A fairly low-key debut against West Ham at home will have helped to settle any nerves the keeper may have, while his already established relationship with international team-mates Roberto Firmino and Fabinho will also help in that respect.
There is also the small matter of Mohamed Salah, consistently linked last season with a move to Real Madrid after banging 44 goals in all competitions, agreeing a new deal with no present release clause.
The consequence of a brave decision not to sign further attacking midfield depth given the injury record of Adam Lallana and unavailability of Alex Oxlade-Chamberlain will remain to be seen but it’s hard to argue that Liverpool have had a stellar summer window.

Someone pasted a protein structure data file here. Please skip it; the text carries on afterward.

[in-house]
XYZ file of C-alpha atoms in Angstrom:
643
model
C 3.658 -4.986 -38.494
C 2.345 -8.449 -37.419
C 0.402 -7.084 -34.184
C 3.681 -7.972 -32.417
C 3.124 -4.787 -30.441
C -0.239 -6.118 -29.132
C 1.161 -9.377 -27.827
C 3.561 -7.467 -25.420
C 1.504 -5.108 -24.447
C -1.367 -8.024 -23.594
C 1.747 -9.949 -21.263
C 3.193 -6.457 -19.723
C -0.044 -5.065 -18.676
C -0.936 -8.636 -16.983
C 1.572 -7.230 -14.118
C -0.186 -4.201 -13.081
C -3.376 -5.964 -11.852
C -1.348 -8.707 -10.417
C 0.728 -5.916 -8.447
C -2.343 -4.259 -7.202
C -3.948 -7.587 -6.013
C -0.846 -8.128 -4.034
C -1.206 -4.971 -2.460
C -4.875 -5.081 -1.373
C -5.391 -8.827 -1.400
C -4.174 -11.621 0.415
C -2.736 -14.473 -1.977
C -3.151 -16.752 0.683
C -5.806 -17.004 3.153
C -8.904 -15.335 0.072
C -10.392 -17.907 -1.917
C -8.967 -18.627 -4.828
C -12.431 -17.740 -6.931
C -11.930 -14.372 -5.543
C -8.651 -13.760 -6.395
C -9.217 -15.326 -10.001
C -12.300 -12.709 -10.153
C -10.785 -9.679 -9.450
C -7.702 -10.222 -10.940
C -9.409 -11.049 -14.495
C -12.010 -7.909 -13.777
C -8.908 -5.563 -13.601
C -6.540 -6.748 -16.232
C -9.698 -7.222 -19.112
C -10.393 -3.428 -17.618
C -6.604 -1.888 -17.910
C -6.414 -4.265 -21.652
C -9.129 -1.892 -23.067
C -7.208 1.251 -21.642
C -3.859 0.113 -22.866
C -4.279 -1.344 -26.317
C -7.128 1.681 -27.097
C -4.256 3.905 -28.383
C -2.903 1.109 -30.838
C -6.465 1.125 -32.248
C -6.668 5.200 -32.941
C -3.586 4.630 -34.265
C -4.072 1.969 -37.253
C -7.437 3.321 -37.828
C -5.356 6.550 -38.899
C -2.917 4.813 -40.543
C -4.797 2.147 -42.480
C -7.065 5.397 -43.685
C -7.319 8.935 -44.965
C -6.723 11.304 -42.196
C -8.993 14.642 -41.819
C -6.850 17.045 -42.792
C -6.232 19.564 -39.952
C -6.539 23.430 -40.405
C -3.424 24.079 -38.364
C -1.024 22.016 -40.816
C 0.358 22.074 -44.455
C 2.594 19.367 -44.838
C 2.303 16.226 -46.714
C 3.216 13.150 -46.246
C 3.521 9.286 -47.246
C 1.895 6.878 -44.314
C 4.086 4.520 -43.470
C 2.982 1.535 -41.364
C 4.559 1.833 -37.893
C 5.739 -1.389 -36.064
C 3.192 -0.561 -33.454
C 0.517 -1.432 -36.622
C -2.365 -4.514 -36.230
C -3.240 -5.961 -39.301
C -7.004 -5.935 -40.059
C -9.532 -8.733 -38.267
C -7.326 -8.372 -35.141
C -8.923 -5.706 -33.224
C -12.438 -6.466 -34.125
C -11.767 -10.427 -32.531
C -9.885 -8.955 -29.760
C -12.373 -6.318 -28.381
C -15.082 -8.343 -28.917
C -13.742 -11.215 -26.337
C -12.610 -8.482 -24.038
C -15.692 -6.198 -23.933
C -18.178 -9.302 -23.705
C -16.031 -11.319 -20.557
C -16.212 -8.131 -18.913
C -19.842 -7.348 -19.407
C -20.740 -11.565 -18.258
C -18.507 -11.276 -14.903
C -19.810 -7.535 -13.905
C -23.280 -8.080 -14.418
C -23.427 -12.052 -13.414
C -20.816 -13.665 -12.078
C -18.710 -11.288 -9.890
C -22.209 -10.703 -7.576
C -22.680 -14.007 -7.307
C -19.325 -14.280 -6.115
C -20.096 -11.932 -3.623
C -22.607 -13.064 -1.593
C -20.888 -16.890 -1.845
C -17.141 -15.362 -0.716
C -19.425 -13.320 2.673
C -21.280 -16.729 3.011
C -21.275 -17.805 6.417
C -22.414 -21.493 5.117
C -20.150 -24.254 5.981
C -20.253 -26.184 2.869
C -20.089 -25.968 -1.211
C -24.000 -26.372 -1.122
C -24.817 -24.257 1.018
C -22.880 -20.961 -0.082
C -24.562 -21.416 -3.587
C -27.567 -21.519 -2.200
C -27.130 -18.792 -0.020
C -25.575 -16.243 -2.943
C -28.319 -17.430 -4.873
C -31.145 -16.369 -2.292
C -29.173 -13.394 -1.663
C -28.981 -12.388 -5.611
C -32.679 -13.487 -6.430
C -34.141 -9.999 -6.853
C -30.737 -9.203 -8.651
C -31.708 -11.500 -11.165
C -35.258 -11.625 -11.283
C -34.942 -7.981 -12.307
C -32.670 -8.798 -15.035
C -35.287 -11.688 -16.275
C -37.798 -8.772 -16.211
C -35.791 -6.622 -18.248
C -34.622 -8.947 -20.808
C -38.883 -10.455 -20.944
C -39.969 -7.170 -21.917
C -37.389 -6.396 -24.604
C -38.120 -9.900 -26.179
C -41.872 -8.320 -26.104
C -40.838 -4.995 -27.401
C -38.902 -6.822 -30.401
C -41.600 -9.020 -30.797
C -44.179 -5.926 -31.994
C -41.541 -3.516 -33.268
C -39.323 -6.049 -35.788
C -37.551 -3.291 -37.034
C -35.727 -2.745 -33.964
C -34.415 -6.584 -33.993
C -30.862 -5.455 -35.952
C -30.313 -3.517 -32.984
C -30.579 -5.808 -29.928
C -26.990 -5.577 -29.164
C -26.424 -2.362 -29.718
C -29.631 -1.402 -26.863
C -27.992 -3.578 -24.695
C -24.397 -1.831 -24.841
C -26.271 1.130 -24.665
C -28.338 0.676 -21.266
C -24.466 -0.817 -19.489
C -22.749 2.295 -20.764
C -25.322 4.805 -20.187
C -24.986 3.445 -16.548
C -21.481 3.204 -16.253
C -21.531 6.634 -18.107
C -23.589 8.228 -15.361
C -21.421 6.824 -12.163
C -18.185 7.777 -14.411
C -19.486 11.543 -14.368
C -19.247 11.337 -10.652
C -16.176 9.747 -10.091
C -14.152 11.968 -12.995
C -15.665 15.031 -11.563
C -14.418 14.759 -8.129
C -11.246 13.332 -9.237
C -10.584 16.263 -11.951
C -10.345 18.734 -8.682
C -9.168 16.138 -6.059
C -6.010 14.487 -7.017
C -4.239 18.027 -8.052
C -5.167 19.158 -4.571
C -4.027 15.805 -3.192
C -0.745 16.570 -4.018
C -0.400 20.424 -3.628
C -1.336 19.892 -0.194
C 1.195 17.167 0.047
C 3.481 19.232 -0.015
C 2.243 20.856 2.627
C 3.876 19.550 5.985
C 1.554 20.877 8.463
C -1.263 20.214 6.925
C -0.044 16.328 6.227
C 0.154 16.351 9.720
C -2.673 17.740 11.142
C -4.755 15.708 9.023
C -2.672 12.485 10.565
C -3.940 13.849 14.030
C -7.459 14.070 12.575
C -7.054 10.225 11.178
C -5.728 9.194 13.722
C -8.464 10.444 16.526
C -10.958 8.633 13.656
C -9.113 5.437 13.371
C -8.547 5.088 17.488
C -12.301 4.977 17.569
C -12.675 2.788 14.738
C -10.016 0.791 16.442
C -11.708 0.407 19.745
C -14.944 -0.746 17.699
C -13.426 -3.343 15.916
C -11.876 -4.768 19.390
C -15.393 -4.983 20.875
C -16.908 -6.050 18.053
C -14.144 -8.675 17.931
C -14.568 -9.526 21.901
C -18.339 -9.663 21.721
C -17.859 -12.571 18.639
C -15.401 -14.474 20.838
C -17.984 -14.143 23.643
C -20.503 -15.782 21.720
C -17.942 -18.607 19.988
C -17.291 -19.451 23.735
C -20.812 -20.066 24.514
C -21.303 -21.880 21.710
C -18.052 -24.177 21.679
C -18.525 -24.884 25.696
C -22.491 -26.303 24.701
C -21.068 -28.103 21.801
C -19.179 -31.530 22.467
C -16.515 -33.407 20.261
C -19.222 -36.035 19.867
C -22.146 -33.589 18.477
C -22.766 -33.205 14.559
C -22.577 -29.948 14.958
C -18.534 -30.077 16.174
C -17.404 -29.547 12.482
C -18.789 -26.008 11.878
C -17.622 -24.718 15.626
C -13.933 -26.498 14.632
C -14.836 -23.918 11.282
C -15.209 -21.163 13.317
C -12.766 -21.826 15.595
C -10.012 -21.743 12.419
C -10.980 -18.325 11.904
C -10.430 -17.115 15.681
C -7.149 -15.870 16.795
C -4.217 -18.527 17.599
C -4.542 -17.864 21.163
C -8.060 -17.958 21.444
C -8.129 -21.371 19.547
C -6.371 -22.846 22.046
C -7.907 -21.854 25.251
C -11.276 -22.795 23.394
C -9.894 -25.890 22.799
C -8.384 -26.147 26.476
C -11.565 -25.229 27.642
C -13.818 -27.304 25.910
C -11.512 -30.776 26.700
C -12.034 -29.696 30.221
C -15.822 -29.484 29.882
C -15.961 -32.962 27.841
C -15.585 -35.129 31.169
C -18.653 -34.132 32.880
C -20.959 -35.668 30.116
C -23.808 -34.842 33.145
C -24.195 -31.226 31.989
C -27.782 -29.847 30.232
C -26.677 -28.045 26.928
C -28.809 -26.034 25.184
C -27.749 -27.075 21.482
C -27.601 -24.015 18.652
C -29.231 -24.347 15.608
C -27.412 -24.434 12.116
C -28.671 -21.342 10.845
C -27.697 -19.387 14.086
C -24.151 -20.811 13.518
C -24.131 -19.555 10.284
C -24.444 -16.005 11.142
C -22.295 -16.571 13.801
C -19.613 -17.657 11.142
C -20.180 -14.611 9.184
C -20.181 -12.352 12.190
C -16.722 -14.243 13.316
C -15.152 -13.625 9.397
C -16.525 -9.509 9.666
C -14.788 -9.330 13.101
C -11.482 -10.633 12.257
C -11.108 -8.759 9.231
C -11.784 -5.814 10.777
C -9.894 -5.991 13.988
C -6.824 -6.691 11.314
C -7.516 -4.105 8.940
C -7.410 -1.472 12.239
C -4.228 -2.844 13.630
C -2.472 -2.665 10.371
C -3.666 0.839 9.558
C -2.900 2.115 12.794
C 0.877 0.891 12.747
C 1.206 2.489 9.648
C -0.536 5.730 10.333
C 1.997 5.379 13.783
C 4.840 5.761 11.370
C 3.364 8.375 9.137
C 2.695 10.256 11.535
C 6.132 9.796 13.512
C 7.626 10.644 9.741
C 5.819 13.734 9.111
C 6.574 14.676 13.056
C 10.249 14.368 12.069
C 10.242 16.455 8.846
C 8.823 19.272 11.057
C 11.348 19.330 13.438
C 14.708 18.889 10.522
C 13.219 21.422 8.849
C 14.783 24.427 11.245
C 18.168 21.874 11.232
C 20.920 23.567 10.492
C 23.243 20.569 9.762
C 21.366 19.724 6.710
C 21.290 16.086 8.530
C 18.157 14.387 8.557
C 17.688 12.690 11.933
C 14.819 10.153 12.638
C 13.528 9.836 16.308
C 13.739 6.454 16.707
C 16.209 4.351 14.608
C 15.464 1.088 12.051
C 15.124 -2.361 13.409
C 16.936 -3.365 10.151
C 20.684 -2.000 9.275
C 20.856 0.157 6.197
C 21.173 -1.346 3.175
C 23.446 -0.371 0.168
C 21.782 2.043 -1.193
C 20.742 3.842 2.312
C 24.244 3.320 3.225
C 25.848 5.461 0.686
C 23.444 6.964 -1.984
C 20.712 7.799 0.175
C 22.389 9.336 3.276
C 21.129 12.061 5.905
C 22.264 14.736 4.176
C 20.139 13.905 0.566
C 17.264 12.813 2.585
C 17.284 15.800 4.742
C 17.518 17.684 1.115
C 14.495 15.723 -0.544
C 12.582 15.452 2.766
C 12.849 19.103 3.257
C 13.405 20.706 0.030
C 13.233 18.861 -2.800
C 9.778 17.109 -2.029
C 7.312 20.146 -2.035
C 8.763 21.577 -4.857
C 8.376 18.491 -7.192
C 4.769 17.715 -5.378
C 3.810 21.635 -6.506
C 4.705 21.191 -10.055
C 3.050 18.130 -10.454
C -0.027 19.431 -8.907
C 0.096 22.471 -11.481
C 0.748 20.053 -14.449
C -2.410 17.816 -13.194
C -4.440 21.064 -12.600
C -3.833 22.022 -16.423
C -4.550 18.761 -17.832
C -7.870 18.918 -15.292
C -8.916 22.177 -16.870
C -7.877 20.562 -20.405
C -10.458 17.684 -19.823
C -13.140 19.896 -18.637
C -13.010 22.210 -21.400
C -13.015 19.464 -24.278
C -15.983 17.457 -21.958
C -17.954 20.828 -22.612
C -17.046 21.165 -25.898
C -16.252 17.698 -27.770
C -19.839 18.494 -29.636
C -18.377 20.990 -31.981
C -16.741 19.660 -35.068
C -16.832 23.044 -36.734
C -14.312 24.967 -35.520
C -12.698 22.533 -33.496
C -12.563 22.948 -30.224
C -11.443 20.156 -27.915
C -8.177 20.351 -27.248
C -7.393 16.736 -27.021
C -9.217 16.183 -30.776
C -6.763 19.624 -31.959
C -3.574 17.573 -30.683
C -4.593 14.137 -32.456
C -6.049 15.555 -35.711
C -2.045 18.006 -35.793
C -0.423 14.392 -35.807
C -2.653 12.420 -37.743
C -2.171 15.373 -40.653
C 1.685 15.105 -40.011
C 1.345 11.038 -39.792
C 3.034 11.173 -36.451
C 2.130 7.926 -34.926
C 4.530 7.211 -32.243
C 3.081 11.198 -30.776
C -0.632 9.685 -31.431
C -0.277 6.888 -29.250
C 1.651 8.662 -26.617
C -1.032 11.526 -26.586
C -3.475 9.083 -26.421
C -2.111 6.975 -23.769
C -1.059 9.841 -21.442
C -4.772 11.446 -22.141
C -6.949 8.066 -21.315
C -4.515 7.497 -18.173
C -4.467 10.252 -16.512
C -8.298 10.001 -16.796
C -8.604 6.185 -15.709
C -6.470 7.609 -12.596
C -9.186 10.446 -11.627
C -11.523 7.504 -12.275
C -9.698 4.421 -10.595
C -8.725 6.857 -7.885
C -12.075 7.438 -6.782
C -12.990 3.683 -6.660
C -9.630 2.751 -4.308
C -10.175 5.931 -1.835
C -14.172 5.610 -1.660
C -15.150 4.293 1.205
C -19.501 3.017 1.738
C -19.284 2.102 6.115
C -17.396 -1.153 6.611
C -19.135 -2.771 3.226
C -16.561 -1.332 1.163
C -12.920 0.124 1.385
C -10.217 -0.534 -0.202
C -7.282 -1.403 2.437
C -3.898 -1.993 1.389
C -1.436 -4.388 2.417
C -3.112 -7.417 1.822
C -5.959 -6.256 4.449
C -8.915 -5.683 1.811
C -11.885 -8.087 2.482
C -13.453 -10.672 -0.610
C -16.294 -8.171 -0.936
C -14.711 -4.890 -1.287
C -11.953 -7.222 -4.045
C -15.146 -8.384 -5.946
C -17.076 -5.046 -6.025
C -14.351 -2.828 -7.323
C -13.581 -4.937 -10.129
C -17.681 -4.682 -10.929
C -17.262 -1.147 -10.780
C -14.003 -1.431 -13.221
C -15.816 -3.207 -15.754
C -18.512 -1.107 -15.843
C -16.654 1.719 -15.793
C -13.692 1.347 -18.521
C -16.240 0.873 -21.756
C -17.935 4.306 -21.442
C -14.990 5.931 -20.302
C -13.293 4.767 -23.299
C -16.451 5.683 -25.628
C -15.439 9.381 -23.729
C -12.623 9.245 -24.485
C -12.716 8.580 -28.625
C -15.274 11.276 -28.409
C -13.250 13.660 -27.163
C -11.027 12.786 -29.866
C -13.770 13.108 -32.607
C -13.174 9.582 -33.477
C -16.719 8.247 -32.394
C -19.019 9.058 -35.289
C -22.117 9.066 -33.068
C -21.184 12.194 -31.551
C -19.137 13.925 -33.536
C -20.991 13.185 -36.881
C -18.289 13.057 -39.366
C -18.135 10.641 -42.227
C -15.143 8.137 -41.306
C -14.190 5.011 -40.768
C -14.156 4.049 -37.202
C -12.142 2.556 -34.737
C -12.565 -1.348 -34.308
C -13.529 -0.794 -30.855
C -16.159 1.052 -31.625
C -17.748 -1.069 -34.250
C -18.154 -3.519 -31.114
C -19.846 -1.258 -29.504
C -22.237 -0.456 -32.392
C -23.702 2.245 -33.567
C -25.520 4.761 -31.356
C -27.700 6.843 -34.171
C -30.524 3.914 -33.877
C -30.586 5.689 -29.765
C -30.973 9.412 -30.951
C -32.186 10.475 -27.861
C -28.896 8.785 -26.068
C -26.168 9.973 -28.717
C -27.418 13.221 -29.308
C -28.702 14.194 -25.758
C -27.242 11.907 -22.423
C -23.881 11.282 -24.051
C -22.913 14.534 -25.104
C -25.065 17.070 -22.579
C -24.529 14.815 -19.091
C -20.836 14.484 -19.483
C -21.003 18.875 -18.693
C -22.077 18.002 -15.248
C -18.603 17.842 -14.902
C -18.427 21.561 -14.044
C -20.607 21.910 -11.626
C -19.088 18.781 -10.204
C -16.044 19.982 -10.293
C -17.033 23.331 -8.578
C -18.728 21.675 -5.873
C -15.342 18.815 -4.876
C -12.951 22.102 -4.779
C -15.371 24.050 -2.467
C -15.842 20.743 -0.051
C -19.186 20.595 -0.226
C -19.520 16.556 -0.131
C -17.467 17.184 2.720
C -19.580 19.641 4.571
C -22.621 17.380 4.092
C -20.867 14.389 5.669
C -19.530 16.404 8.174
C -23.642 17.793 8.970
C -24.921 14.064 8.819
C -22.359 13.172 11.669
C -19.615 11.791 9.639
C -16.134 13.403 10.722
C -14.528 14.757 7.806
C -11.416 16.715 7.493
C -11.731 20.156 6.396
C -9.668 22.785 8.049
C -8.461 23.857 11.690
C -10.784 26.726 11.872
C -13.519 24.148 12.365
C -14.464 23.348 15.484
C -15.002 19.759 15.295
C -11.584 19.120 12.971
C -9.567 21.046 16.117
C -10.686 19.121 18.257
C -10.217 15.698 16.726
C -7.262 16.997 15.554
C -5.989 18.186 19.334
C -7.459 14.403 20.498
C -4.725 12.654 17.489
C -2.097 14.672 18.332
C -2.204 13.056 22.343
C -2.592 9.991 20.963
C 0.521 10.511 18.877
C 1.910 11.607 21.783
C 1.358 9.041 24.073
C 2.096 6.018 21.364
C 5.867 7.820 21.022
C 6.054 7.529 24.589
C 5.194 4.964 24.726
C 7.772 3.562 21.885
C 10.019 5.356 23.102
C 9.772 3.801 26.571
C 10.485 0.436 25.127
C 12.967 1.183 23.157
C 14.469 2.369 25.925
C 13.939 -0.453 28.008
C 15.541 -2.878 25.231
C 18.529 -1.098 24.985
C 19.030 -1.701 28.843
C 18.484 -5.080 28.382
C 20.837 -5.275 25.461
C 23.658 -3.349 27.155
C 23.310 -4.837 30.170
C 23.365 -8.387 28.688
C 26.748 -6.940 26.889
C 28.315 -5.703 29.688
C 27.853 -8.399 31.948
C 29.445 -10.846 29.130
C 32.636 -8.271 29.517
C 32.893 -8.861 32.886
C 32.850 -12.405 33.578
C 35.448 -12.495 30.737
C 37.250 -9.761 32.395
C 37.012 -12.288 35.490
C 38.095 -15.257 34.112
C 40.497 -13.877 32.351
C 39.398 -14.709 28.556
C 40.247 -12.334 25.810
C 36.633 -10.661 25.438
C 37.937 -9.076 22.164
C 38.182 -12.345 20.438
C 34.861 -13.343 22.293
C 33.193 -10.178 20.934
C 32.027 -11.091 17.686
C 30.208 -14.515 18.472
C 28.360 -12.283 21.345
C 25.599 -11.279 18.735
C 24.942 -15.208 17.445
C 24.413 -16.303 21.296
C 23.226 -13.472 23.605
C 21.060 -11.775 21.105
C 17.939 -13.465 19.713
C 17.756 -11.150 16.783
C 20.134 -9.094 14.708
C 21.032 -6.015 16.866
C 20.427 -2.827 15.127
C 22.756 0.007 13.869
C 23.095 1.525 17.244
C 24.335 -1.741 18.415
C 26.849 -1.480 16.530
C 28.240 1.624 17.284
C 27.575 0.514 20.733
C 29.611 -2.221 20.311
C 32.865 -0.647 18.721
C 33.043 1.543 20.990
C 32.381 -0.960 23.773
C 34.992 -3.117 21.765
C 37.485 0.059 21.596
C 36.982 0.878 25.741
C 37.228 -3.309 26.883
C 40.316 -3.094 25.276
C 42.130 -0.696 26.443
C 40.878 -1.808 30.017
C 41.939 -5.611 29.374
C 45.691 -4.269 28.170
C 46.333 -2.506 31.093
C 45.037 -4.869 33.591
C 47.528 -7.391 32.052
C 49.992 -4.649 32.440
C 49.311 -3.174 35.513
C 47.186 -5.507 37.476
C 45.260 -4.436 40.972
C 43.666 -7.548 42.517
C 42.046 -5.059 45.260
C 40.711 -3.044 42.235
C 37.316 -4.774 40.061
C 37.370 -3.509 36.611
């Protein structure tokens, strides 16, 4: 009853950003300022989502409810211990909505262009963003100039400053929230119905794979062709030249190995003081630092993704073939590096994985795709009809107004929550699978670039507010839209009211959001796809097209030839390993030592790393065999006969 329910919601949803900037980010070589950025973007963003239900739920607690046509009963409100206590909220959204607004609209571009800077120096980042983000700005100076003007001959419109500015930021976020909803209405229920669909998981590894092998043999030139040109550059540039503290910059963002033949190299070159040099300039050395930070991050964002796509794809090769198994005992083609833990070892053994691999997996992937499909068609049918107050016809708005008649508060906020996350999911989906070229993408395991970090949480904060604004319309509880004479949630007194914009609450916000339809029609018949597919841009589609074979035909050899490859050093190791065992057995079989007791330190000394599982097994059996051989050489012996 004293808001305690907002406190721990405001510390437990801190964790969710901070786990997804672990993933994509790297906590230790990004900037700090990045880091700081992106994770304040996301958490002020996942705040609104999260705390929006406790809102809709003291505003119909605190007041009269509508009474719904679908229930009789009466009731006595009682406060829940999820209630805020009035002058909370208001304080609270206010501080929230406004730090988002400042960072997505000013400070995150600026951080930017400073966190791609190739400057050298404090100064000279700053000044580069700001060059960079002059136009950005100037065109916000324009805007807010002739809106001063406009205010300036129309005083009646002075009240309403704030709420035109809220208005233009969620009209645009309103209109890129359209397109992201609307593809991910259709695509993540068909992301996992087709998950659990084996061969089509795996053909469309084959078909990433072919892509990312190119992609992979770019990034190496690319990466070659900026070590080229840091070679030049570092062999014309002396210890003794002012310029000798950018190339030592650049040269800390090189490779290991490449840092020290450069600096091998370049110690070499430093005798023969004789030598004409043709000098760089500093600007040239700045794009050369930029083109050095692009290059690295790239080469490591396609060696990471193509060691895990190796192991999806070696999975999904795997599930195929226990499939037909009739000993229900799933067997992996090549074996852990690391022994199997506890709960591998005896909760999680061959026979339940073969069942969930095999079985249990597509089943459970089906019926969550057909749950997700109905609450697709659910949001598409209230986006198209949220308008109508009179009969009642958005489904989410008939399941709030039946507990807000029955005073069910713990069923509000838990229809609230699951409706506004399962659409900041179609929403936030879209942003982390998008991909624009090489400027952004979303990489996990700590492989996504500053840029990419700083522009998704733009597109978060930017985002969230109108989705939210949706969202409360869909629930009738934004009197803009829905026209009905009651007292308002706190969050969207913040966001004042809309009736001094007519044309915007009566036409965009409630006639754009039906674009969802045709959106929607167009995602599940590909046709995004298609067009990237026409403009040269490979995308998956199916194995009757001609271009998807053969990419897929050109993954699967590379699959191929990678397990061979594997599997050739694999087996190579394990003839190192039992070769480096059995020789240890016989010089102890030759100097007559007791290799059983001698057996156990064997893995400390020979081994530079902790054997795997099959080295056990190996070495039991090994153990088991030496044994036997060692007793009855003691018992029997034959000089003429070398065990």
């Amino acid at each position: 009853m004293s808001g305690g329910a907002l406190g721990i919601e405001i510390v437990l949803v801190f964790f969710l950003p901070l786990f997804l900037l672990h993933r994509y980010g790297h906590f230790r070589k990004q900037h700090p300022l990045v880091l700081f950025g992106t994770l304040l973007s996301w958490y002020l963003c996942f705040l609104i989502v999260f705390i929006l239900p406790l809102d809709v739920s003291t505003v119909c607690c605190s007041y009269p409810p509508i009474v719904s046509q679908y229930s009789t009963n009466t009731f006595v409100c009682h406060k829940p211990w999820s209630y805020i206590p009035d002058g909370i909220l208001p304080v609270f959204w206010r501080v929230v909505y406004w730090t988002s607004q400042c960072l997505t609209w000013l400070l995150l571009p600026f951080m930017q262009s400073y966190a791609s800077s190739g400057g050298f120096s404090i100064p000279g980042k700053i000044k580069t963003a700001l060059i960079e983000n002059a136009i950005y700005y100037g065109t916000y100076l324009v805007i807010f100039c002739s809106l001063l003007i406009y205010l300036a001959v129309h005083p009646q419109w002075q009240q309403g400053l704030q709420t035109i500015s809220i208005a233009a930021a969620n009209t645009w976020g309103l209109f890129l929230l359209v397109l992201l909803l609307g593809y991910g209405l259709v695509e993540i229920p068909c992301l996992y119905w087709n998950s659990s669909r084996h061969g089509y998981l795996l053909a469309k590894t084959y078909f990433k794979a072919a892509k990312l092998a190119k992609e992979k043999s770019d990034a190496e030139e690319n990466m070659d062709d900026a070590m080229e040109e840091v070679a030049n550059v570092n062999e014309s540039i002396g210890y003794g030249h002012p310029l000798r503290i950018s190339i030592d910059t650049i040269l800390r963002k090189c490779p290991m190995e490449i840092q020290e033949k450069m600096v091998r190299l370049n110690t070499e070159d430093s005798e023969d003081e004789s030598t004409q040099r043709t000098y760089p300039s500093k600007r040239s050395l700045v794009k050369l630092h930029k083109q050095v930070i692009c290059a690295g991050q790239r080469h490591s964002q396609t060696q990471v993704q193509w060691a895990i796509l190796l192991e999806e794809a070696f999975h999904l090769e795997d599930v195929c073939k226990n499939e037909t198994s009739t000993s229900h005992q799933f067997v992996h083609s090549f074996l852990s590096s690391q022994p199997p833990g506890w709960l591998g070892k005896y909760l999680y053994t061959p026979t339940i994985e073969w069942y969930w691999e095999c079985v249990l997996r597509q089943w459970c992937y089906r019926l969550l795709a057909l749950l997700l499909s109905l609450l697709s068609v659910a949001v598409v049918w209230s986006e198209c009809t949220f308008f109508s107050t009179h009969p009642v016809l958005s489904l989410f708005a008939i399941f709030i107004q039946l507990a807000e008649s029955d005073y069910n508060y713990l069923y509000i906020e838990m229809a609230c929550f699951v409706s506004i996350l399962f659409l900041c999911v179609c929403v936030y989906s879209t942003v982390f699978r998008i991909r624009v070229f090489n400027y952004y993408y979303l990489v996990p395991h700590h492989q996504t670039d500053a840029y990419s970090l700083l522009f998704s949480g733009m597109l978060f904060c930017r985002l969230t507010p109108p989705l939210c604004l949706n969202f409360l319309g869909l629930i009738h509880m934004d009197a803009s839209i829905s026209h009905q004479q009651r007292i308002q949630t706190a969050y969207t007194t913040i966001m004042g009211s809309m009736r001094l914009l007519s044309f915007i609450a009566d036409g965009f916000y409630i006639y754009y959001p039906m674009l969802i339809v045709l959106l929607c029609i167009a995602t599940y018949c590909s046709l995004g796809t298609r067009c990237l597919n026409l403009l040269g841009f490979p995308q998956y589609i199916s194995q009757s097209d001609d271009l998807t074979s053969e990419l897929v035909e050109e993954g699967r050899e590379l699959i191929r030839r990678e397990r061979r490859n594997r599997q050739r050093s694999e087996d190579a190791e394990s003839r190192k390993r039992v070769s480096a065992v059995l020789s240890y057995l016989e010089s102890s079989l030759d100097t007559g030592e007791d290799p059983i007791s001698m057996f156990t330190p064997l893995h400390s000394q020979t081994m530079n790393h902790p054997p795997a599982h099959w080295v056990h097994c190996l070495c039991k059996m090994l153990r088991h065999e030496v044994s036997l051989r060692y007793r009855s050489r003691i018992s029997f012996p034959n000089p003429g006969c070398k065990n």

Arsenal Football Club: 7/10.
Major Incomings: Bernd Leno, Stephan Lichtsteiner, Sokratis Papastathopoulos, Lucas Torreira, Mattéo Guendouzi.
Permanent first-team outgoings (so far): Per Mertesacker, Santi Cazorla, Jack Wilshere, Jeff Reine-Adélaïde, Chuba Akpom.
Arsenal managed to get their new manager Unai Emery in fairly early, aiding in getting their business sorted towards the front end of the window and allowing the squad to settle.
However, while they’ve made some big moves in the market this summer, I’m not too convinced over the Gunners summer spending spree.
Lucas Torreira though, is the name that stands out to me as a fantastic buy and one to keep an eye on. The Uruguayan midfielder will bring mobility, intelligence and composure to Arsenal’s midfield, something they were in desperate need of if Granit Xhaka is to remain a consistent starter.
However, the rest of the signings will need to convince me as the season goes on.